Brisco is wrong in how he chooses to define paradigm. The functional definition of paradigm is this:
“a philosophical or theoretical framework of any kind” – Merriam and Webster
Our Cornerstone And Foundation
Furthermore, Brisco reveals his plan over and over again. He has a desire to change the structure of the church. For the Christ exalting and biblically focused church the paradigm is already established. That paradigm is Christ and His revealed Word. What Brisco is saying is that the paradigm of the Church is not the same as what her beliefs and theological systems are. Moreover, Brisco is calling for a deeper paradigm shift for the Church, and this will become apparent as the book goes on. He will push the Church to focus on being shaped by the culture instead of shaped by Her calling to worship God.
Therefore, I would posit that Brisco is battling against a strawman of the church that has a paradigm that is not defined by Her beliefs and theological systems. This strawman is no Church at all. A local body, that is part of the Bride of Christ, by must needs, will have Christ as Her paradigm. Christ is the cornerstone of the church according to Ephesians 2:19-22. Being the cornerstone He is the very strength of the churches foundation. Furthermore, every individual believer will have Christ and Scripture as their paradigm. That is all the motivation the Church needs to be about the work of God in the world.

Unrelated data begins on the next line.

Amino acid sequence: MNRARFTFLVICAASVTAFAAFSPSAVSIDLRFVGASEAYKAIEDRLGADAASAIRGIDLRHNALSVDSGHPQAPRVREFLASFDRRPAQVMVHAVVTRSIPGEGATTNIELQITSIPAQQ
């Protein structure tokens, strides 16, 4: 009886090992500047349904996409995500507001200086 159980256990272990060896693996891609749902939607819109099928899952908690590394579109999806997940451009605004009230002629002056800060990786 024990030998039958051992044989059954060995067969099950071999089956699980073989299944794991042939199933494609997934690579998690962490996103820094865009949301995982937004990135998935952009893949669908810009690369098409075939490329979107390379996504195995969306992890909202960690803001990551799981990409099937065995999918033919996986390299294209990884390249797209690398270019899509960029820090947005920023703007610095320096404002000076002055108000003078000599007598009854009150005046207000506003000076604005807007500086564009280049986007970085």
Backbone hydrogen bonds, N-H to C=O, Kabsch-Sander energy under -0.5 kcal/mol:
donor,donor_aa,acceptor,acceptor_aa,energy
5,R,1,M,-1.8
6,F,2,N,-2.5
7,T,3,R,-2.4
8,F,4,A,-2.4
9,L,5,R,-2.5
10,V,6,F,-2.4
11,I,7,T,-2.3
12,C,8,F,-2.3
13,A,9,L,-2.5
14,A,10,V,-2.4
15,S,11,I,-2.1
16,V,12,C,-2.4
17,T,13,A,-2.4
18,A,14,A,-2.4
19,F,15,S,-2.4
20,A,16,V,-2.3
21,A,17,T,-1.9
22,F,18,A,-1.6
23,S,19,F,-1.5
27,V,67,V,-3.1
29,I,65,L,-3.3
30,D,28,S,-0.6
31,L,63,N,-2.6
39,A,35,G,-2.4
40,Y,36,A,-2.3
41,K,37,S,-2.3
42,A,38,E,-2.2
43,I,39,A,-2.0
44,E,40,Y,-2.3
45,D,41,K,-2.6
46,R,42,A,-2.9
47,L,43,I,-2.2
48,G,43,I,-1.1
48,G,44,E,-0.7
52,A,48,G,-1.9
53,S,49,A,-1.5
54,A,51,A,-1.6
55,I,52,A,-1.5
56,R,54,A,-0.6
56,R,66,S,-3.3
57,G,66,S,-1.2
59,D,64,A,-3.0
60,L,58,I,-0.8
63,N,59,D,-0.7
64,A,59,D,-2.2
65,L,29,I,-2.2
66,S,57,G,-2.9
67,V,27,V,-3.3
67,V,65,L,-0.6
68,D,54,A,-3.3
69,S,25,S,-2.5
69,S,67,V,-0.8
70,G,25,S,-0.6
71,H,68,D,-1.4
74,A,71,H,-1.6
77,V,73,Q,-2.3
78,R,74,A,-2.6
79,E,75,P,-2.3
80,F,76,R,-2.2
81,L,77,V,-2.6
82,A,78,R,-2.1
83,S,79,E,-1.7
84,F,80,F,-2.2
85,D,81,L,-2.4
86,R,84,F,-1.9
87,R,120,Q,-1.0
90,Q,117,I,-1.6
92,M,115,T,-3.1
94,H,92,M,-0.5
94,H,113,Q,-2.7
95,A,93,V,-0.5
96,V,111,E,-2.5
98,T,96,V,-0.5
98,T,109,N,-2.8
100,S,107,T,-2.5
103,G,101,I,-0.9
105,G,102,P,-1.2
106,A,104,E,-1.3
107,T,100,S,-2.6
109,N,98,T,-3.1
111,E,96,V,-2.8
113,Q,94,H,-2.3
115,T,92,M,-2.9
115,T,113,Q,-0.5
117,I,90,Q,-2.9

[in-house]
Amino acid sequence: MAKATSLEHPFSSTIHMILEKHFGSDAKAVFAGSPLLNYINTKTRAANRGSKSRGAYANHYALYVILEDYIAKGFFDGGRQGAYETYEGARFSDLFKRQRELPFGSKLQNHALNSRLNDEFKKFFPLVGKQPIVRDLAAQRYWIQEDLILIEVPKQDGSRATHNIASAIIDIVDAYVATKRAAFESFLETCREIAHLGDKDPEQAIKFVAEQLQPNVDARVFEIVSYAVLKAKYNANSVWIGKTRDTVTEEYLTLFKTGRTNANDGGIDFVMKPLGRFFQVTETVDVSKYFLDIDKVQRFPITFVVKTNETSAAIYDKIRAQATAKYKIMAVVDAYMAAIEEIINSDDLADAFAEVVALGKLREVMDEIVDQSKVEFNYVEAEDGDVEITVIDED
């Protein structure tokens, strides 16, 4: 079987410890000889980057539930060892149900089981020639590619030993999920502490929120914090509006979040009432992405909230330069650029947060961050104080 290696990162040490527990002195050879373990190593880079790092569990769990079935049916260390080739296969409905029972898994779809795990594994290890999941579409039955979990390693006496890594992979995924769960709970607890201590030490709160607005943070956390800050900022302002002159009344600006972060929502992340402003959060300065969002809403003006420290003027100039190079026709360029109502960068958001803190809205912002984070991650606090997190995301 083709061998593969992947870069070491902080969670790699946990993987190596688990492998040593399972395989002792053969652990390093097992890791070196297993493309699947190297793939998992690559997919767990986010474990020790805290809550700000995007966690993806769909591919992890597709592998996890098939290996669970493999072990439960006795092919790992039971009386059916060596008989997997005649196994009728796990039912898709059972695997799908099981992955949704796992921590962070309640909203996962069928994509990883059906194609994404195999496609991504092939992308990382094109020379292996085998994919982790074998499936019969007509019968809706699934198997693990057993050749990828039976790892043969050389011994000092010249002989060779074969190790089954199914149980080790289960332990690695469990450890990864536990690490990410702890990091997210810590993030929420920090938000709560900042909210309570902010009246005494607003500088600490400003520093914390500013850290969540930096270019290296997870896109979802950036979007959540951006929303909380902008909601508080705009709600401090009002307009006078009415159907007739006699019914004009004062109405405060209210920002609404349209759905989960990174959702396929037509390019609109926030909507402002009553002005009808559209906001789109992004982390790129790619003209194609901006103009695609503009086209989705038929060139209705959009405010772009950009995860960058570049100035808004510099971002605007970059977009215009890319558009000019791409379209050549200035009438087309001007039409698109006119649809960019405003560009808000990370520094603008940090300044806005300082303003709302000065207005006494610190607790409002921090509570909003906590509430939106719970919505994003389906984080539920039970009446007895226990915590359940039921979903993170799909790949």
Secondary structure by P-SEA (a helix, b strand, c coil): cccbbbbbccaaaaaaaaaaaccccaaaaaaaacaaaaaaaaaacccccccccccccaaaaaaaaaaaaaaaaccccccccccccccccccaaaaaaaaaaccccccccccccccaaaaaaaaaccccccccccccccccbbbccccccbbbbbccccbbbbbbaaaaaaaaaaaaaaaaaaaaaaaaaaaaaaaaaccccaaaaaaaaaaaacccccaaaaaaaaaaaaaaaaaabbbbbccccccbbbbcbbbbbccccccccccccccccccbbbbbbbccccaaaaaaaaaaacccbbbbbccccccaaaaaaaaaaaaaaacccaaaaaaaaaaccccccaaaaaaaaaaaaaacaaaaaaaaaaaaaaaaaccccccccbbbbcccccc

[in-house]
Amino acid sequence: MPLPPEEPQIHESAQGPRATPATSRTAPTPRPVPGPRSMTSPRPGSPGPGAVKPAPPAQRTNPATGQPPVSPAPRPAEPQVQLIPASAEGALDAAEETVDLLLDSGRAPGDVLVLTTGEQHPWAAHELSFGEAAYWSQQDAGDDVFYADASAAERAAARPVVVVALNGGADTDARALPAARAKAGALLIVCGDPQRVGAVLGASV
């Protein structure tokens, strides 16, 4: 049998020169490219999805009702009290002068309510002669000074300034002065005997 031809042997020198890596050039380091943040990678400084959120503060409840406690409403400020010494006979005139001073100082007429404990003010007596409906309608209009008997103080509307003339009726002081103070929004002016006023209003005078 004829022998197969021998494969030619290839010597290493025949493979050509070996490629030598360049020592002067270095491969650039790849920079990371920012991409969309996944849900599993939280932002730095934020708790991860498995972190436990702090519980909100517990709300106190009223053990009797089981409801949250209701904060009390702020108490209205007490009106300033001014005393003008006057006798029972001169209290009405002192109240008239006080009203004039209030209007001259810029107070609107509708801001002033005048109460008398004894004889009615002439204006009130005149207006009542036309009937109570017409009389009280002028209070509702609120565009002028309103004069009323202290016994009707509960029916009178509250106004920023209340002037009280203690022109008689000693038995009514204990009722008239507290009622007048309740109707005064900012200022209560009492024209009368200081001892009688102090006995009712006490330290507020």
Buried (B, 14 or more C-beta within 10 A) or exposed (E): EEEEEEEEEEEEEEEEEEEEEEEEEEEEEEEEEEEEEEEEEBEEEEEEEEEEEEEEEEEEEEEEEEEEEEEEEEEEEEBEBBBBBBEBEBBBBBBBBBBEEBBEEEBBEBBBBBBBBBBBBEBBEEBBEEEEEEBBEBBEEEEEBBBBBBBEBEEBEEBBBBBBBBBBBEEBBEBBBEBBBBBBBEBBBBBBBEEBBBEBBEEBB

Not Christian Or For Christians
We need to keep our focus on the Word and that will inform our decisions and our actions. Furthermore the local church isn’t an organization that needs to be managed like a corporation or a business or a secular club, it is a body. All of Brisco’s verbiage is saturated with secular business model lingo. He leans so heavily on business models and structures that he becomes guilty of what he will go on to lambaste the visible church for as the book progresses.
The entire first chapter is one long motivational speech. Brisco never refers to Scripture in the body of the chapter. There is a brief use of Isaiah 43:18-19. Moreover, it is completely ripped out of context for the sake of making it seem like God is calling the local church to a paradigm shift. In short, chapter 1 was a waste of time for Christians and we have no business using it. I mean come on, not one quote from one Christian or the bible outside of the verse in the study questions.
If you have concerns please feel free to reach out to me.
Soli Deo Gloria!